Frisbee concurs. "If the FAA acknowledges that the DC-9's hush kit isn't safe, it would be a highly embarrassing admission that the FAA may have made serious mistakes--first in approving ABS's hush kit for use, and second for not exercising proper oversight of the manufacturing process to ensure the hush kits were built properly."

George Breckel, a veteran aircraft mechanic who has inspected the type of Pratt & Whitney engines to which the hush kit is attached--and who now coordinates the aircraft mechanics' training program at Vincennes University in Vincennes, Indiana--is more succinct. "I'd say somebody, or [some]bodies, is covering their ass," he told the Scene after reviewing the Friedman report.

Since this article first appeared in the Scene, U.S. Reps. Peter DeFazio, D-Oregon, and William Lipinski, D-Illinois, have requested a hearing on the hush-kit issue in the House Transportation Committee's Subcommittee on Aviation. Lipinski is the ranking Democrat on the subcommittee, while the ranking Democrat on the Transportation Committee is Minnesota's Jim Oberstar; a spokesman says Oberstar so far has "not been personally involved" in the matter. "From what we're hearing there's not much of a story there," says Jim Berard, the Democratic communication director for the House Transportation Committee. "The FAA has looked into the situation, and they are at least satisfied in their preliminary findings that these concerns are unfounded." Berard says any hearing on the matter will not be scheduled until next year.

The airlines, meanwhile, have taken their own steps to deal with potential problems with the ABS hush kit. John Williams, director of material management and component shops for Northwest Airlines in Atlanta, called a meeting of air carriers on September 24, 1996, to "discuss DC-9 hush-kit issues." Williams's invitation letter indicates that the meeting was to be held at TWA's Kansas City facility and that the participants were to include representatives of several carriers, including TWA and US Airways. Apparently, the FAA was not invited. Williams did not return repeated calls from the Scene.

But other airline officials who attended the meeting say there was lengthy discussion of the problems with the ABS hush kit, including the fact that it simply did not fit correctly. According to aviation-industry sources, the FAA was not invited because the airline officials did not want to alert the federal agency to the problems.

One reason the airlines would prefer to keep the problem secret may be money. An airline loses an estimated $19,000-$21,000 a day for every DC-9 that's taken out of service, according to the Canaan Group, an aviation consulting firm based in Park City, Utah. If the planes were to be grounded by the FAA to fix or replace the hush kits, the airlines would almost certainly forgo significant revenue.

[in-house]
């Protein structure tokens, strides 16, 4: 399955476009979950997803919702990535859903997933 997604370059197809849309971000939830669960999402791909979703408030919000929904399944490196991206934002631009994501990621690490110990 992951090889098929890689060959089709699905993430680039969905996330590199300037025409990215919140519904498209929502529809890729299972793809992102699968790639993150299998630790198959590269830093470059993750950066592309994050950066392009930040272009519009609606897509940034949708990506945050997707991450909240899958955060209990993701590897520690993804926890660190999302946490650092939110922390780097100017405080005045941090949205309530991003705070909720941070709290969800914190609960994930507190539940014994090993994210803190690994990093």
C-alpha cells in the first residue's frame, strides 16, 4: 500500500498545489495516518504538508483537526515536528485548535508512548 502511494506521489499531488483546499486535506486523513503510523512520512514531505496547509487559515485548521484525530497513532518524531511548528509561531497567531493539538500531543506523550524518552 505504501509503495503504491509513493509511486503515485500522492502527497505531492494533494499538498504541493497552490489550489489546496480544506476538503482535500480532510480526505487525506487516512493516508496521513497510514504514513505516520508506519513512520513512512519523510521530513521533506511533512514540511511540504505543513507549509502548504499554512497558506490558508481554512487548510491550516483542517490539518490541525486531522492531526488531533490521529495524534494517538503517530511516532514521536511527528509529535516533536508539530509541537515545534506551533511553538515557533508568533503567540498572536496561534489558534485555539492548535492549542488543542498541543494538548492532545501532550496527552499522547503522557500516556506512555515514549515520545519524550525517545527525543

For Northwest, the economic stakes are particularly high. Installing hush kits allows the company to extend the life of its large fleet of older DC-9s into the next century. According to the airline's SEC report, "Although the DC-9 and DC-10 average aircraft age exceeds 20 years, these aircraft have considerable remaining technological life. The Company estimates these aircraft could fly on average approximately 16 years beyond 1996."

Questions about the hush kits should only be taken seriously, of course, if Friedman's report turns out to be accurate and fair, and if his own credibility is not challenged. It is worth noting that Friedman has a potential conflict of interest in connection with the hush-kit issue. His employer, Airweld Inc., already has a contract to overhaul and repair certain DC-9 parts for the U.S. military--the very same parts of the engine to which the ABS hush kit is attached. Though Airweld has no history of making hush kits, if ABS were knocked out of the hush-kit business, Airweld and dozens of other aviation firms might look into entering the market. Still, ABS was fully aware that Friedman worked for Airweld before he was tapped to do the audit report.

"Even if half of what Friedman says is true," warns Breckel, "you've still got a serious problem." Thomas Cruse, a professor of mechanical engineering at Vanderbilt University and an expert in large-aircraft engine structures says Friedman's technical knowledge "appears first-rate." While Cruse cautions that he would need more technical information to make a final determination on the DC-9's safety, he says the FAA can't be "confident" at this point that there are no safety concerns.

Frisbee, for his part, isn't willing to wait. According to Frisbee, "Friedman did a good audit. If [the FAA's Devany] says there's no problem, then I'd like to tell him to put his wife and kids on one of those planes. Then wait and see what happens."

Willy Stern, a former staff writer atBusiness Week andForbes, has broken numerous stories in the national media about the aviation industry. City Pages News Intern James Bryant MacTavish contributed to this article.